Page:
By Brad Swanson:
Sean Perryman has only been president of the Fairfax County NAACP for a month, but he already has his priorities clear. “My plan is to focus on fewer issues, but go deeper,” he said.
The top three topics for him are cannabis legalization, school name changes, starting with Robert E. Lee High School in Springfield, and more affordable housing.
Not that Perryman has much to learn on the job – formerly the first vice president, he automatically stepped into the role of president when Kofi Annan, the former president, resigned on July 28 after sending harshly critical text messages, including profanity, to his predecessor in the post, Shirley Ginwright.
Annan felt Ginwright was being overly deferential to police and Fairfax County officials in her current position as chair of Fairfax County Communities of Trust Committee, whose mission is to strengthen relationships between police and the communities they serve.
In his resignation message, Annan regretted the words he used, but not the sentiments he expressed.
But as Perryman pointed out, “The organization is not any one individual. The NAACP has been in Fairfax County for more than 100 years.”
Perryman termed Annan a “phenomenal leader” and said he hoped to build on the successes of Annan’s three-year tenure, during which the Fairfax NAACP, with about 500 members, was recognized as the best branch in the USA, as previously reported in The Blue View.
Top of Perryman’s list is cannabis legalization — or decriminalization, ie lessening of penalties to a civil offense like speeding.
Perryman, a lawyer with a day job working on policy issues for an internet trade association, noted that black people in Virginia are arrested for marijuana offenses at a rate three times that of whites, even though their usage rates are believed to be about the same.
Another top priority is rectifying the names of public schools honoring Confederate leaders. The number one target is Robert E. Lee High School, named as an act of defiance in 1964 during the “massive resistance” period of opposition to school integration. “We look at it as a slur,” said Perryman.
The third level one topic is affordable housing. As previously reported in The Blue View, incomes in Fairfax County are not keeping up with the increase in housing prices, squeezing out young people, lower-income families, and seniors on fixed incomes.
While these issues are also high on the agenda for Democrats, Perryman underlines the non-partisan nature of the NAACP. “Some people think of the NAACP as an informal arm of the [Democratic] Party,” he said, “but we are all about issue advocacy.”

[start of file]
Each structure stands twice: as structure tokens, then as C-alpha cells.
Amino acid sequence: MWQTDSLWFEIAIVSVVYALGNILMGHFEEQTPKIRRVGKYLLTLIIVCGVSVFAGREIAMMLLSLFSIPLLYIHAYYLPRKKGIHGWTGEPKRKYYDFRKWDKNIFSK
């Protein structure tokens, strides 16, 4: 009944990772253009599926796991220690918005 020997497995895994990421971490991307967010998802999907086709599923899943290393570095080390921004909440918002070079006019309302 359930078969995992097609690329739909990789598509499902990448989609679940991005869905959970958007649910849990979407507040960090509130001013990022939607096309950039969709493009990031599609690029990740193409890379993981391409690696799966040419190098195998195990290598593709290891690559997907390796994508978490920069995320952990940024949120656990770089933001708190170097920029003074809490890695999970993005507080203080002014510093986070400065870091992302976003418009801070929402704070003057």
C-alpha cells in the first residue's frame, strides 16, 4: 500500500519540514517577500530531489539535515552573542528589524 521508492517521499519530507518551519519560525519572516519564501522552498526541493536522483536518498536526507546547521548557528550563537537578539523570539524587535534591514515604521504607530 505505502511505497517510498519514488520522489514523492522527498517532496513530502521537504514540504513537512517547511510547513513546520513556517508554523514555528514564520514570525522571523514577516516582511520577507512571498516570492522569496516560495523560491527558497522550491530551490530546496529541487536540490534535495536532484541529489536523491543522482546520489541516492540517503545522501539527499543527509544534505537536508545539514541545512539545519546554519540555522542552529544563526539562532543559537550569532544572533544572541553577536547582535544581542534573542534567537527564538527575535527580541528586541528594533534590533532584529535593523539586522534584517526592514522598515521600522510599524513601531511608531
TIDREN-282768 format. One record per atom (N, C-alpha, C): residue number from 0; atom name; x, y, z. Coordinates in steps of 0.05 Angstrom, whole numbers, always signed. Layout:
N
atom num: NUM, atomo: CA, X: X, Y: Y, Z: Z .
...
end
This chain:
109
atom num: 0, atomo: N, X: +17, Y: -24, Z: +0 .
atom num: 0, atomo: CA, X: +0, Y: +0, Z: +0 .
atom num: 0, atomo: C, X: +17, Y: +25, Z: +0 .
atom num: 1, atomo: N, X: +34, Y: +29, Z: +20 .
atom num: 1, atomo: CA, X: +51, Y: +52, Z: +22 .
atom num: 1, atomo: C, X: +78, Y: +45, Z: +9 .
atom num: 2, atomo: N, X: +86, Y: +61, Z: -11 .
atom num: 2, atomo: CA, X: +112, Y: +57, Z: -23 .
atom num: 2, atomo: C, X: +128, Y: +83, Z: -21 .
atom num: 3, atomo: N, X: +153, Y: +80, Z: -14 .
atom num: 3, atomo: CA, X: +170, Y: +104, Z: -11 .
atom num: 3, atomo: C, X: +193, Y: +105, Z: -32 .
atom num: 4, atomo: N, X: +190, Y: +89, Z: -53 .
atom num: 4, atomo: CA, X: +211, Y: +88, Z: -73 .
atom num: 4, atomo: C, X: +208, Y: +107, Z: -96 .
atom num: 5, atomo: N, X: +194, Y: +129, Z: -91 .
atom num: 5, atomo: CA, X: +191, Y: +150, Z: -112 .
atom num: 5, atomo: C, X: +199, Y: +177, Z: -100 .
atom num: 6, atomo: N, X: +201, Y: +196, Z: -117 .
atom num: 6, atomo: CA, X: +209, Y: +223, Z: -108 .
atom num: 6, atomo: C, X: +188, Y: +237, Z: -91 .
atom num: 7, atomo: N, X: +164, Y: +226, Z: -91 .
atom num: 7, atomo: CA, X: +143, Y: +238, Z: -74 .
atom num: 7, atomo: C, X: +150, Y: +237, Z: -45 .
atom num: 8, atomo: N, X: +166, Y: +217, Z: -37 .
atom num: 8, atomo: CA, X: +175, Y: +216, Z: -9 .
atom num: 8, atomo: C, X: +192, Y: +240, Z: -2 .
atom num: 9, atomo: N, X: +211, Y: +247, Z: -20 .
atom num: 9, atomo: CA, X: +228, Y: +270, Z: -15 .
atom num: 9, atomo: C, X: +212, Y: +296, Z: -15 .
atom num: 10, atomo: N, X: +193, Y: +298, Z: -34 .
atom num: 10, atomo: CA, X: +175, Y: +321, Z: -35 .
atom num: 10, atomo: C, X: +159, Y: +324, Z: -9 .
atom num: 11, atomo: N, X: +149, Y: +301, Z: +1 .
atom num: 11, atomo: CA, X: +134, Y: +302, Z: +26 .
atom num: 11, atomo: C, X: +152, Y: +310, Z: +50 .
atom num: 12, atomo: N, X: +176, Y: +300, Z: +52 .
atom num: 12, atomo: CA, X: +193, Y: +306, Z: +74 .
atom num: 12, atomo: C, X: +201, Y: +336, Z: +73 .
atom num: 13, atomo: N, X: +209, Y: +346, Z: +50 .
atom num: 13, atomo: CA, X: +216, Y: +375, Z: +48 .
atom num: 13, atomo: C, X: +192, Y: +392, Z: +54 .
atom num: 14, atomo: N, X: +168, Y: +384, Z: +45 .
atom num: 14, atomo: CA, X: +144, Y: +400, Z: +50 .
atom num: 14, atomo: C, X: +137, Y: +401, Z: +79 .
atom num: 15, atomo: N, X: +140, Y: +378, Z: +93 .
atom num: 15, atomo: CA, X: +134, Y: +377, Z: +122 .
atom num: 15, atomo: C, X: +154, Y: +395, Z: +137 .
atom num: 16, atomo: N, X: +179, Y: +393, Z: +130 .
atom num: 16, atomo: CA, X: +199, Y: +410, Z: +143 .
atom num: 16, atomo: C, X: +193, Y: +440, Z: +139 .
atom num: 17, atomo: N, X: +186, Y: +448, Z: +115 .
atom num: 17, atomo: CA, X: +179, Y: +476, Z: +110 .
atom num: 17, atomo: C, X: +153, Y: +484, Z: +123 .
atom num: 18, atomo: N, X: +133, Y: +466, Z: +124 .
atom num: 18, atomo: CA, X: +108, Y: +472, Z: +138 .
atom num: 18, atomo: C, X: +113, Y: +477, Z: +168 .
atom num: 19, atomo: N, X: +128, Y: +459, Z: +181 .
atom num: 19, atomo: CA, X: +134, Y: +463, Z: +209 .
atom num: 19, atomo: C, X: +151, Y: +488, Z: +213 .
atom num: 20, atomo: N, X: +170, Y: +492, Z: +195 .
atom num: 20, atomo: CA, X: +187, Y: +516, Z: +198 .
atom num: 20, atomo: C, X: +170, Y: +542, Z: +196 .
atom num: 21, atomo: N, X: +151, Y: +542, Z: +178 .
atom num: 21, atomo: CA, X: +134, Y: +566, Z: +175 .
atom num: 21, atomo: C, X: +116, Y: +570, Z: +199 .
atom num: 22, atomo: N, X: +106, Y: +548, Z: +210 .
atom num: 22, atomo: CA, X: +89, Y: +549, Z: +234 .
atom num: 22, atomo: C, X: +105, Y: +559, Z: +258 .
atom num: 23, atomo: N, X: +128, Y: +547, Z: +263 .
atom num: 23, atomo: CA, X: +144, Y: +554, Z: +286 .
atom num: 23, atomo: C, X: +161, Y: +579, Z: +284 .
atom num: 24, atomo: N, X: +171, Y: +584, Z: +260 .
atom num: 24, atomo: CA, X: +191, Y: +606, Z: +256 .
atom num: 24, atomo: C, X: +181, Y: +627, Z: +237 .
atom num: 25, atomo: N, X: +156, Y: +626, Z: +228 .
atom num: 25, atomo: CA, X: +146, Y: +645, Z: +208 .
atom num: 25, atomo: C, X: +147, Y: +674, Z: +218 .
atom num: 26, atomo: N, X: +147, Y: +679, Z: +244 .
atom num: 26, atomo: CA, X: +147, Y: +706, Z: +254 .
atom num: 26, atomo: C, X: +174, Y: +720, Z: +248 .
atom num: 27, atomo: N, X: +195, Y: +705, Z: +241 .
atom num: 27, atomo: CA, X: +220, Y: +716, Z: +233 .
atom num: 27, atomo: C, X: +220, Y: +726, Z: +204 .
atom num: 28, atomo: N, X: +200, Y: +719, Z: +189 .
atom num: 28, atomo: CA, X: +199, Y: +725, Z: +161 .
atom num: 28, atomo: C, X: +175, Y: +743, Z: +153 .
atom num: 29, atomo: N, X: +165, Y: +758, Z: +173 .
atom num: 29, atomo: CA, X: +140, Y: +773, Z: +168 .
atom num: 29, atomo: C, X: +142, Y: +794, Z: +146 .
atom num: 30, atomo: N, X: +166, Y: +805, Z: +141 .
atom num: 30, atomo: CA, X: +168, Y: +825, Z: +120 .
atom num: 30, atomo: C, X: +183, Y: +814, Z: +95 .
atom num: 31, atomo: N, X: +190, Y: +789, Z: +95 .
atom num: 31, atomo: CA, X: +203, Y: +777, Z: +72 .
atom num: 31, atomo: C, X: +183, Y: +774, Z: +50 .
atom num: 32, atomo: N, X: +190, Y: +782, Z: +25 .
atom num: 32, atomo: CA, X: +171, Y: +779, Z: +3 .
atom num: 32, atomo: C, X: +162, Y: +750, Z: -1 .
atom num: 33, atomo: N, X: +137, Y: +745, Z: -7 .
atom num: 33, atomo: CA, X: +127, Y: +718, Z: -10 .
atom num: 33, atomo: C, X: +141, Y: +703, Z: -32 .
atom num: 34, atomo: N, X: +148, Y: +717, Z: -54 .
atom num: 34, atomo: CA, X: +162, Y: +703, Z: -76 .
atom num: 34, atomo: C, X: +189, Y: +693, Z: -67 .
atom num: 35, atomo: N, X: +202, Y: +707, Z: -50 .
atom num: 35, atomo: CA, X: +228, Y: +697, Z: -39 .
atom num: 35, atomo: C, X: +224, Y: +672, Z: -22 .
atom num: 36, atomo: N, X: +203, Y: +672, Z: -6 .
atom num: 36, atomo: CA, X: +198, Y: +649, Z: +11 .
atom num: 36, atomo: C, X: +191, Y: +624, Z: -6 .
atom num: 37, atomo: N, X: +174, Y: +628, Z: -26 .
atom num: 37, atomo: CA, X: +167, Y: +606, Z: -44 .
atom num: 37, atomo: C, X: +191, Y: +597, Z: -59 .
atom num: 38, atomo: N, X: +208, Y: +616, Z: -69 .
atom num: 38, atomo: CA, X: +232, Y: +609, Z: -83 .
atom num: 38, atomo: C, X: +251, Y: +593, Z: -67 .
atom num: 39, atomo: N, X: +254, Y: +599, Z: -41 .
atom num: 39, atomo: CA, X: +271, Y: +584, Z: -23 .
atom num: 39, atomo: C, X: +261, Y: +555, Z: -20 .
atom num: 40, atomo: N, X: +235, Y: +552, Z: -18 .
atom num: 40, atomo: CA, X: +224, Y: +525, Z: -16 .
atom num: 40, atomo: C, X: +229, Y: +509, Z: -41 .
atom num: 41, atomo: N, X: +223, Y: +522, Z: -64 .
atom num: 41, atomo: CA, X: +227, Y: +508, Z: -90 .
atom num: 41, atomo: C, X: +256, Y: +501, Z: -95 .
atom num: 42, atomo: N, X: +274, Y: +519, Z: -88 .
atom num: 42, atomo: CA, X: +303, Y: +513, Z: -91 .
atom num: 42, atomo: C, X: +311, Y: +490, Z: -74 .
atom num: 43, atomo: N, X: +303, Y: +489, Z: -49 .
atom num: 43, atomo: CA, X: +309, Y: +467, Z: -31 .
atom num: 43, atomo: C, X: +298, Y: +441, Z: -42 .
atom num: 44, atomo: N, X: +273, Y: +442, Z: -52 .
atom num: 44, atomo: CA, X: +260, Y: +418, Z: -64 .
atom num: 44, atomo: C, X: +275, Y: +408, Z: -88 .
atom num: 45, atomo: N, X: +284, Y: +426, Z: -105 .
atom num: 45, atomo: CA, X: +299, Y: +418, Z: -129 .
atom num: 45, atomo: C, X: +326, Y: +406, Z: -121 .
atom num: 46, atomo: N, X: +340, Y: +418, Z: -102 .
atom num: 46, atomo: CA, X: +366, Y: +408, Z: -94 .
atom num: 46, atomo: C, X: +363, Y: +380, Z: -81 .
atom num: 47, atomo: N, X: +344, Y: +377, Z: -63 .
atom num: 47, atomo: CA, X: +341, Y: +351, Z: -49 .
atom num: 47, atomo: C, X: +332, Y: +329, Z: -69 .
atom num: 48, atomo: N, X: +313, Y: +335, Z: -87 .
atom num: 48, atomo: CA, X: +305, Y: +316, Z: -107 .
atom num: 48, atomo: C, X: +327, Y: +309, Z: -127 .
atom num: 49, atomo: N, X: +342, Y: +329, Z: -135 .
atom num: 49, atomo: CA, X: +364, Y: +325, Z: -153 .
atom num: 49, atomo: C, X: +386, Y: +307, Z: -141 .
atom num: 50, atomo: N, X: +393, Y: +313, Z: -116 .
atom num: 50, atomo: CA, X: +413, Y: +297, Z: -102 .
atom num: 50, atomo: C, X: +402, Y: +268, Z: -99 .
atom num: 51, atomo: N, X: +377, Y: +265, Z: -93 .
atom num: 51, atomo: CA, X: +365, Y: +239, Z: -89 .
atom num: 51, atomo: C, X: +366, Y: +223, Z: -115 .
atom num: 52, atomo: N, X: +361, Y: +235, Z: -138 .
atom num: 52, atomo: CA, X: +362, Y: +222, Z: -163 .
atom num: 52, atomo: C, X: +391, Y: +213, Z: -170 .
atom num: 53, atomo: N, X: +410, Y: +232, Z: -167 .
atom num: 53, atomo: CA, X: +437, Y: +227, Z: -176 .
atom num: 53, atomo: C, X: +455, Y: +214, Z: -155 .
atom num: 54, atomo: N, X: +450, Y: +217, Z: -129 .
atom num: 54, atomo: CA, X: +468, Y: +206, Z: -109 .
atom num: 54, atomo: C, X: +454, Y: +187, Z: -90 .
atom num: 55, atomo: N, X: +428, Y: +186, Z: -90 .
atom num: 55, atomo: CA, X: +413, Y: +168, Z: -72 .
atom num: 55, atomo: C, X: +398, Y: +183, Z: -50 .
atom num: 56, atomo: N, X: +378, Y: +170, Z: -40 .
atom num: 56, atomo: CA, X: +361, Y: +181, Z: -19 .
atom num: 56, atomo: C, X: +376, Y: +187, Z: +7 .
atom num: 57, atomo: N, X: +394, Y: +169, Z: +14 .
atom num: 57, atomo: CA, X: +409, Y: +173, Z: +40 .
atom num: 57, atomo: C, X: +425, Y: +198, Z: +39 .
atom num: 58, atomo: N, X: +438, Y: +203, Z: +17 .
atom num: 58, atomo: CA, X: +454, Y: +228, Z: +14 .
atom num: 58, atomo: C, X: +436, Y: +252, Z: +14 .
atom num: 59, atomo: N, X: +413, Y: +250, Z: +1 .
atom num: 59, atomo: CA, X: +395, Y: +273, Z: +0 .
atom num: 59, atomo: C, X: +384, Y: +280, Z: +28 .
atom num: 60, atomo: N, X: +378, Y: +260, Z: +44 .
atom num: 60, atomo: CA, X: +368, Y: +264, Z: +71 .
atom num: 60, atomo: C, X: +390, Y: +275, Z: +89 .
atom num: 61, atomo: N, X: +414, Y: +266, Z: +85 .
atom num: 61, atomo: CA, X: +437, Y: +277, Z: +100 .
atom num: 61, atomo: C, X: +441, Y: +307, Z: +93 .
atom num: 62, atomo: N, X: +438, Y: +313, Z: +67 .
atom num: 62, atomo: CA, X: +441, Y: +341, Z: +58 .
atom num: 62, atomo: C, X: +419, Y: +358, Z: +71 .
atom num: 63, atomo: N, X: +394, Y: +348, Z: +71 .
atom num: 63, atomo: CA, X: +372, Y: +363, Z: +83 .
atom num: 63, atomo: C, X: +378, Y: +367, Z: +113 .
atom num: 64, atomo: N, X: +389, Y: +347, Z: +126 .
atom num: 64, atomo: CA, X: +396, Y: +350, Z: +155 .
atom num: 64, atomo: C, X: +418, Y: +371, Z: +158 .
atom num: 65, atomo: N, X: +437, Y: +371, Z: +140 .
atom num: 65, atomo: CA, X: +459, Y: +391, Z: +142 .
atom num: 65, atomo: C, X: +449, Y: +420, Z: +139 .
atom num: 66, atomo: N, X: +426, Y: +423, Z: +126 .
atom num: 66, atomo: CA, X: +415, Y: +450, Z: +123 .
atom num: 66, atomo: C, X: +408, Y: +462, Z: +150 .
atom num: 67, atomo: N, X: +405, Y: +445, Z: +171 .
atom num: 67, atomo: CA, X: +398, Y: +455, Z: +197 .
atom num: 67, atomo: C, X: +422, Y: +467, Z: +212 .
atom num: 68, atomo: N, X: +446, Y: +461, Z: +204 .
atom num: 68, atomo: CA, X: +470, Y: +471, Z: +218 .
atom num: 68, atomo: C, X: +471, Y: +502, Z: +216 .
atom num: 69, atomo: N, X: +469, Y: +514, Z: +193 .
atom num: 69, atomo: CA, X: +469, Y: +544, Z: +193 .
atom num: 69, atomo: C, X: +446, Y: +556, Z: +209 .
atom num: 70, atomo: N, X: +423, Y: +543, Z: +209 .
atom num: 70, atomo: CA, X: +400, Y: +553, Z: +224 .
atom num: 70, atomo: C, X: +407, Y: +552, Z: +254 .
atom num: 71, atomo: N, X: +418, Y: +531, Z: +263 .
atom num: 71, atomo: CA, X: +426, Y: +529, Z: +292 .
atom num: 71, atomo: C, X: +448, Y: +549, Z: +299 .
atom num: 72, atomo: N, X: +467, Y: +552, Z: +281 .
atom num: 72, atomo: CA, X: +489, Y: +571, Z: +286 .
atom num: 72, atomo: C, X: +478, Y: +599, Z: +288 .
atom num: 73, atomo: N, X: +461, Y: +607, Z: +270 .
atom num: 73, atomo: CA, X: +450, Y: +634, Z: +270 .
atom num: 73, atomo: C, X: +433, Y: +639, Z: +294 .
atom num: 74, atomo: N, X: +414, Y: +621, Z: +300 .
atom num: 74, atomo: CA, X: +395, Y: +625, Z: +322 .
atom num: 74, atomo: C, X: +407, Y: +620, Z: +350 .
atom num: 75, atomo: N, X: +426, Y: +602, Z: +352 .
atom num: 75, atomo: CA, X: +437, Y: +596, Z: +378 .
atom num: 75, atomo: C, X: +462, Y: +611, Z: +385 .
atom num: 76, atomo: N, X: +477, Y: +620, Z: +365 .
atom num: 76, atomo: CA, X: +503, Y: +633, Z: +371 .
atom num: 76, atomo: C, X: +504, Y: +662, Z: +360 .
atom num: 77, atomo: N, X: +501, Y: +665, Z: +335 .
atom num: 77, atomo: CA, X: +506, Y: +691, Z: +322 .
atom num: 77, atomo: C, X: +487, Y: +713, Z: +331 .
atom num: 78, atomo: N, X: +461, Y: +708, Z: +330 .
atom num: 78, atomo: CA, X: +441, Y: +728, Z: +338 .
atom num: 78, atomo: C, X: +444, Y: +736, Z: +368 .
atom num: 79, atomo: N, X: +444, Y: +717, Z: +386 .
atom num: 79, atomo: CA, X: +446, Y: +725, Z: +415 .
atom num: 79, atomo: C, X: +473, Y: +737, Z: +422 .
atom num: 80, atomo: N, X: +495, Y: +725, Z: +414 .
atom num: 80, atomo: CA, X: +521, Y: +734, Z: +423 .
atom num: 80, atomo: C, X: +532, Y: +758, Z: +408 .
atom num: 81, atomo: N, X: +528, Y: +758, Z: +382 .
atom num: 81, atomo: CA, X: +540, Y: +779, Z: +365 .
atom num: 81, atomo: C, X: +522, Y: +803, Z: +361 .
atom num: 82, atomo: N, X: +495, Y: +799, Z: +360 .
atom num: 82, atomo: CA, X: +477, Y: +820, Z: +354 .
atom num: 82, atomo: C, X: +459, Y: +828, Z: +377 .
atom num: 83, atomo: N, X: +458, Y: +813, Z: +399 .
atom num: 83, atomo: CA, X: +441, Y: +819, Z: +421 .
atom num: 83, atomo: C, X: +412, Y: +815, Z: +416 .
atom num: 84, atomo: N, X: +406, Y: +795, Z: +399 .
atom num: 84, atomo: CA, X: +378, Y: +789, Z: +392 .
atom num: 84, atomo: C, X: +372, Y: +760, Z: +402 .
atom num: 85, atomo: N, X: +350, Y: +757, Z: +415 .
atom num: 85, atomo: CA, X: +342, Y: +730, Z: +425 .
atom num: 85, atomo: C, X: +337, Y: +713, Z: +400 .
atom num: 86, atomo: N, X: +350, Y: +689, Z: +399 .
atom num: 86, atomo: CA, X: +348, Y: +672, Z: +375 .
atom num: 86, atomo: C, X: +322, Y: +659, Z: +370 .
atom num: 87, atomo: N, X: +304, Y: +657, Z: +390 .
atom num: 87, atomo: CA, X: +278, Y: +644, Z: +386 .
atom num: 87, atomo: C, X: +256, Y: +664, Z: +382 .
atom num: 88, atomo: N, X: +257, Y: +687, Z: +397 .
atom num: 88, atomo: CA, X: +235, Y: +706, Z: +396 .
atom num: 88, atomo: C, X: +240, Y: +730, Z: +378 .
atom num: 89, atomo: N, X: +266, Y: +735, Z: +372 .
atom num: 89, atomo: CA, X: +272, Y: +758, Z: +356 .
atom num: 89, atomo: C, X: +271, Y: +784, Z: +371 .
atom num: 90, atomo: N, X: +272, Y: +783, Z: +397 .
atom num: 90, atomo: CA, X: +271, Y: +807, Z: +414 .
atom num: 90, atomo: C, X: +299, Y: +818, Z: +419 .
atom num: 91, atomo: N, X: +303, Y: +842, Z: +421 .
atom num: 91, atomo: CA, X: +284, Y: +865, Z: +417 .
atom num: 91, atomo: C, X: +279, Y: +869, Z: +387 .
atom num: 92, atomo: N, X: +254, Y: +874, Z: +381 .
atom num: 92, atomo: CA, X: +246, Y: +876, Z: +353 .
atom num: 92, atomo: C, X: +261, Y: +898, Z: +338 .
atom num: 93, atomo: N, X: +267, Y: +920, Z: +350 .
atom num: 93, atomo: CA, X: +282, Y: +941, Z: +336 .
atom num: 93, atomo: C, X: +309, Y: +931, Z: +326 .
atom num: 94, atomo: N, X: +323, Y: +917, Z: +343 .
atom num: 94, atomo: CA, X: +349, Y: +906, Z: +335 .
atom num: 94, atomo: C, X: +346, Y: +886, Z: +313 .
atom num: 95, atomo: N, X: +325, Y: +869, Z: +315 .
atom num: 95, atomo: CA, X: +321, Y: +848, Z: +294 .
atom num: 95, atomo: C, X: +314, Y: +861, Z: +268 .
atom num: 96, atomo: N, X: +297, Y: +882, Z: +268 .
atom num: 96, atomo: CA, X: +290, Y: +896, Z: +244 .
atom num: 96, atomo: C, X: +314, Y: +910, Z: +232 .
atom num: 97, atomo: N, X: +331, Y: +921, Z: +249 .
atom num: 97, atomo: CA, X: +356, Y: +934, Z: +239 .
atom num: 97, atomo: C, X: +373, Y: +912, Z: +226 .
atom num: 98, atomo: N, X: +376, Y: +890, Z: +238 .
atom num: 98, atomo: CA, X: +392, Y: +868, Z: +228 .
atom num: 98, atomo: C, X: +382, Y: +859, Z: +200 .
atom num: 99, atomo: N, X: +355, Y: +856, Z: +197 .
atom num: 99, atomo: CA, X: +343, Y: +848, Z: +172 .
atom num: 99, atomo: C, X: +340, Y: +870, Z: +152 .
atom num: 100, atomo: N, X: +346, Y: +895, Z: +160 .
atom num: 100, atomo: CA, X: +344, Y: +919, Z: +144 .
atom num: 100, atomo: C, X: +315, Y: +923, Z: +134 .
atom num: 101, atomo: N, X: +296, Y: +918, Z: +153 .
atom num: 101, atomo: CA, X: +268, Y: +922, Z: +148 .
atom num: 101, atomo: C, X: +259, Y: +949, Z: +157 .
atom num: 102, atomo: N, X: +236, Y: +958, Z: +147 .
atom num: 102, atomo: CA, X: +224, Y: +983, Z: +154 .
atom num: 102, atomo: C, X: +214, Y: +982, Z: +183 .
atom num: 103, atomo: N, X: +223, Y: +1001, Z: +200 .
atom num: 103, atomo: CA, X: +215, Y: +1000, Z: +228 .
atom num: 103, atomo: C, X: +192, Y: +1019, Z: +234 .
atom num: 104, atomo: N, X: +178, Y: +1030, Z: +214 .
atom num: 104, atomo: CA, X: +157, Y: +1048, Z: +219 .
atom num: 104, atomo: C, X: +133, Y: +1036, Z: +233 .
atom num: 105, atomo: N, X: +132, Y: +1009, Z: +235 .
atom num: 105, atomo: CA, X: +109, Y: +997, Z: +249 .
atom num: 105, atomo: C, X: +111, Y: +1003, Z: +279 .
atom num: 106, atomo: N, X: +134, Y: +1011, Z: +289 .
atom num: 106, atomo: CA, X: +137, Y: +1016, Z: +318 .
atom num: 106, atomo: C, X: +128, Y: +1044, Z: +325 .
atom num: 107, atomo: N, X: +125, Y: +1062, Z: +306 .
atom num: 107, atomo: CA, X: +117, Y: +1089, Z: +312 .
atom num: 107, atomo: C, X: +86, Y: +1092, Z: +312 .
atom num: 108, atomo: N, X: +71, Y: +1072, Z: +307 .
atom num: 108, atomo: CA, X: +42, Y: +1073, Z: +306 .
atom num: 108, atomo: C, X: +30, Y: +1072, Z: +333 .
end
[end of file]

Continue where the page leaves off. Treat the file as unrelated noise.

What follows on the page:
“On a lot of policy issues, Democrats and the NAACP do align,” he said, “but the primary goal of the party is electing Democrats. If you are interested in making real value changes, the NAACP is the place to be. It’s not about putting a person in office but about making a difference, whether you are white, black, Latinx or anything else.”
Perryman knows this better than most, as he stepped down as recording secretary of the Fairfax County Democratic Committee to take the top position at the NAACP. “I did not want any blurring of the lines,” he said.
But Perryman continues to keep a watchful eye on the prospects of the Democratic Party in Virginia. He warns that the party may be losing the confidence and enthusiasm of many in the black community, especially over the issue of Gov. Ralph Northam’s failure to deal fully with the revelation that his yearbook page in medical school featured a racist photo.
As The Blue View previously reported, Northam refused to take a meeting or phone call with former NAACP President Annan, even though the black community in northern Virginia traditionally has been an important bastion of Democratic votes.
Although Annan is out and Perryman is in, Northam remains incommunicado.
Perryman believes that Northam’s advocates are mistaken in taking comfort from a poll several months ago that showed that 56% of black respondents believed Northam should not resign.
Instead, Perryman points out, they should remember that 80% of black voters gave their support to Northam in his election in November 2017.
“Instead of saying, ‘We have a majority, we’re ok,’” Perryman comments, “they should say, ‘We’re more than 20 points down, we need to do something.’”
That concern is especially relevant in the upcoming election in November, with all 140 General Assembly seats up for grabs. Low turnout among a core constituency could make the difference between the Republicans keeping their slim majority and Democrats finally turning the state blue.
“The attitude of some Democrats is, ‘What are they [black people] going to do, vote Republican?’ “ said Perryman. “But maybe … they’ll just stay home.”
Photo: Sean Perryman has taken charge at Fairfax NAACP with the aim of going deep on a few key issues
Brad Swanson is the editor of The Blue View. He can be contacted at email@example.com